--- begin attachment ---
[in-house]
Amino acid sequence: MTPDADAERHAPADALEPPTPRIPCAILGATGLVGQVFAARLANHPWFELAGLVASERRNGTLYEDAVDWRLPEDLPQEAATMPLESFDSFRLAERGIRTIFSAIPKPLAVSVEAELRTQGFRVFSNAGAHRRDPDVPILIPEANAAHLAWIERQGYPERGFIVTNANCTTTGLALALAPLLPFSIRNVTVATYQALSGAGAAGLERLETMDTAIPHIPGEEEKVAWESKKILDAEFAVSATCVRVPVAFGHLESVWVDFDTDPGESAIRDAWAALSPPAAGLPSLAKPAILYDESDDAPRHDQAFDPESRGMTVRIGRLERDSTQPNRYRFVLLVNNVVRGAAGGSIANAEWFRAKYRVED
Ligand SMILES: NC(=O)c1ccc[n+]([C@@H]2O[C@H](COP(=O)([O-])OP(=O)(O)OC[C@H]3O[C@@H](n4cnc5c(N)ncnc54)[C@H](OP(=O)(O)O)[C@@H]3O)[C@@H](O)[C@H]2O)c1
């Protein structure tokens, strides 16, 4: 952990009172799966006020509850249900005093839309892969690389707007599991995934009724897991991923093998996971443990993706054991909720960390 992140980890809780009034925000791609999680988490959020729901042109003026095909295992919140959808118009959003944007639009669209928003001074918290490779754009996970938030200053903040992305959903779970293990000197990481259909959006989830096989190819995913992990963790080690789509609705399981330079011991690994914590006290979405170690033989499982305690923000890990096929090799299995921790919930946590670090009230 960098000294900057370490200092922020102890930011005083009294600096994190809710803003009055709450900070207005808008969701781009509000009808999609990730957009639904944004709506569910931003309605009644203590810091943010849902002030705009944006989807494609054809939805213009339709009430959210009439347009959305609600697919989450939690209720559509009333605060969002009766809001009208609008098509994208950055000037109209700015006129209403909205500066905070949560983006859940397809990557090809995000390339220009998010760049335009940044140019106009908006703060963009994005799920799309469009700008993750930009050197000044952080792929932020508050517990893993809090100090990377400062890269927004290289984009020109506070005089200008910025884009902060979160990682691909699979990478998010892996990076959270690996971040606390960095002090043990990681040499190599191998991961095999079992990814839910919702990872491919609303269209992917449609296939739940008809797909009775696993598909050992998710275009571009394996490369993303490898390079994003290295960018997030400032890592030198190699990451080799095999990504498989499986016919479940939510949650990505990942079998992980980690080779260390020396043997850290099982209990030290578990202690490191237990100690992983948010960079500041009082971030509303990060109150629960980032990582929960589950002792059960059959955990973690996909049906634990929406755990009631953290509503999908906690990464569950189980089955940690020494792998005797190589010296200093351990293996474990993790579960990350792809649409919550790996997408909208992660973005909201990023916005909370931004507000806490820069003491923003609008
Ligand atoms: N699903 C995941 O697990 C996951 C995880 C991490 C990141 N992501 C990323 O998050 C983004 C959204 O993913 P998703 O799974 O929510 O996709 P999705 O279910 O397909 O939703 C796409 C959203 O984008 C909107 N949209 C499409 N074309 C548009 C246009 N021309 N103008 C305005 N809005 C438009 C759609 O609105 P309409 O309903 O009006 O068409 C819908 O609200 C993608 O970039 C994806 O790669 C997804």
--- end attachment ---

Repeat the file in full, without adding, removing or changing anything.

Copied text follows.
[in-house]
Amino acid sequence: MTPDADAERHAPADALEPPTPRIPCAILGATGLVGQVFAARLANHPWFELAGLVASERRNGTLYEDAVDWRLPEDLPQEAATMPLESFDSFRLAERGIRTIFSAIPKPLAVSVEAELRTQGFRVFSNAGAHRRDPDVPILIPEANAAHLAWIERQGYPERGFIVTNANCTTTGLALALAPLLPFSIRNVTVATYQALSGAGAAGLERLETMDTAIPHIPGEEEKVAWESKKILDAEFAVSATCVRVPVAFGHLESVWVDFDTDPGESAIRDAWAALSPPAAGLPSLAKPAILYDESDDAPRHDQAFDPESRGMTVRIGRLERDSTQPNRYRFVLLVNNVVRGAAGGSIANAEWFRAKYRVED
Ligand SMILES: NC(=O)c1ccc[n+]([C@@H]2O[C@H](COP(=O)([O-])OP(=O)(O)OC[C@H]3O[C@@H](n4cnc5c(N)ncnc54)[C@H](OP(=O)(O)O)[C@@H]3O)[C@@H](O)[C@H]2O)c1
């Protein structure tokens, strides 16, 4: 952990009172799966006020509850249900005093839309892969690389707007599991995934009724897991991923093998996971443990993706054991909720960390 992140980890809780009034925000791609999680988490959020729901042109003026095909295992919140959808118009959003944007639009669209928003001074918290490779754009996970938030200053903040992305959903779970293990000197990481259909959006989830096989190819995913992990963790080690789509609705399981330079011991690994914590006290979405170690033989499982305690923000890990096929090799299995921790919930946590670090009230 960098000294900057370490200092922020102890930011005083009294600096994190809710803003009055709450900070207005808008969701781009509000009808999609990730957009639904944004709506569910931003309605009644203590810091943010849902002030705009944006989807494609054809939805213009339709009430959210009439347009959305609600697919989450939690209720559509009333605060969002009766809001009208609008098509994208950055000037109209700015006129209403909205500066905070949560983006859940397809990557090809995000390339220009998010760049335009940044140019106009908006703060963009994005799920799309469009700008993750930009050197000044952080792929932020508050517990893993809090100090990377400062890269927004290289984009020109506070005089200008910025884009902060979160990682691909699979990478998010892996990076959270690996971040606390960095002090043990990681040499190599191998991961095999079992990814839910919702990872491919609303269209992917449609296939739940008809797909009775696993598909050992998710275009571009394996490369993303490898390079994003290295960018997030400032890592030198190699990451080799095999990504498989499986016919479940939510949650990505990942079998992980980690080779260390020396043997850290099982209990030290578990202690490191237990100690992983948010960079500041009082971030509303990060109150629960980032990582929960589950002792059960059959955990973690996909049906634990929406755990009631953290509503999908906690990464569950189980089955940690020494792998005797190589010296200093351990293996474990993790579960990350792809649409919550790996997408909208992660973005909201990023916005909370931004507000806490820069003491923003609008
Ligand atoms: N699903 C995941 O697990 C996951 C995880 C991490 C990141 N992501 C990323 O998050 C983004 C959204 O993913 P998703 O799974 O929510 O996709 P999705 O279910 O397909 O939703 C796409 C959203 O984008 C909107 N949209 C499409 N074309 C548009 C246009 N021309 N103008 C305005 N809005 C438009 C759609 O609105 P309409 O309903 O009006 O068409 C819908 O609200 C993608 O970039 C994806 O790669 C997804």